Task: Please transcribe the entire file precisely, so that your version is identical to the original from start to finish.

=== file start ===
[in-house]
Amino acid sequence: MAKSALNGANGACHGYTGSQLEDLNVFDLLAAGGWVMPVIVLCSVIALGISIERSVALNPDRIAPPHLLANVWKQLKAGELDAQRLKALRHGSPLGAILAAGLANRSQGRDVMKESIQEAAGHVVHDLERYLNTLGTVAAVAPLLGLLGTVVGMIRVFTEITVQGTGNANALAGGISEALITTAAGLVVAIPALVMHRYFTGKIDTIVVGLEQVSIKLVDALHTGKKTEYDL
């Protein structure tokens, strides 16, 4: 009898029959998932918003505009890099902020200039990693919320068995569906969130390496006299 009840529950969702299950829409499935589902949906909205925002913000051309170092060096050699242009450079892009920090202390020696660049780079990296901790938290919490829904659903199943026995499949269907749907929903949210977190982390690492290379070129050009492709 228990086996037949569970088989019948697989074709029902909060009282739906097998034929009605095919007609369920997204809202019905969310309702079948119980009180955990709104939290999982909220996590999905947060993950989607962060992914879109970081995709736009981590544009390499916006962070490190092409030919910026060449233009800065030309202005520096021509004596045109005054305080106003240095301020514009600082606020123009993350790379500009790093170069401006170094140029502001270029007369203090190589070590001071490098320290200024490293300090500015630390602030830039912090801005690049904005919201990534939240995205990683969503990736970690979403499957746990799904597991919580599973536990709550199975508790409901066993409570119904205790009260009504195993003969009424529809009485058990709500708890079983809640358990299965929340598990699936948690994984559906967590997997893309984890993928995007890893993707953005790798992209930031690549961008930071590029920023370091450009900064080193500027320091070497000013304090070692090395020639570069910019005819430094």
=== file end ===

[in-house]
Amino acid sequence: MAKSALNGANGACHGYTGSQLEDLNVFDLLAAGGWVMPVIVLCSVIALGISIERSVALNPDRIAPPHLLANVWKQLKAGELDAQRLKALRHGSPLGAILAAGLANRSQGRDVMKESIQEAAGHVVHDLERYLNTLGTVAAVAPLLGLLGTVVGMIRVFTEITVQGTGNANALAGGISEALITTAAGLVVAIPALVMHRYFTGKIDTIVVGLEQVSIKLVDALHTGKKTEYDL
């Protein structure tokens, strides 16, 4: 009898029959998932918003505009890099902020200039990693919320068995569906969130390496006299 009840529950969702299950829409499935589902949906909205925002913000051309170092060096050699242009450079892009920090202390020696660049780079990296901790938290919490829904659903199943026995499949269907749907929903949210977190982390690492290379070129050009492709 228990086996037949569970088989019948697989074709029902909060009282739906097998034929009605095919007609369920997204809202019905969310309702079948119980009180955990709104939290999982909220996590999905947060993950989607962060992914879109970081995709736009981590544009390499916006962070490190092409030919910026060449233009800065030309202005520096021509004596045109005054305080106003240095301020514009600082606020123009993350790379500009790093170069401006170094140029502001270029007369203090190589070590001071490098320290200024490293300090500015630390602030830039912090801005690049904005919201990534939240995205990683969503990736970690979403499957746990799904597991919580599973536990709550199975508790409901066993409570119904205790009260009504195993003969009424529809009485058990709500708890079983809640358990299965929340598990699936948690994984559906967590997997893309984890993928995007890893993707953005790798992209930031690549961008930071590029920023370091450009900064080193500027320091070497000013304090070692090395020639570069910019005819430094």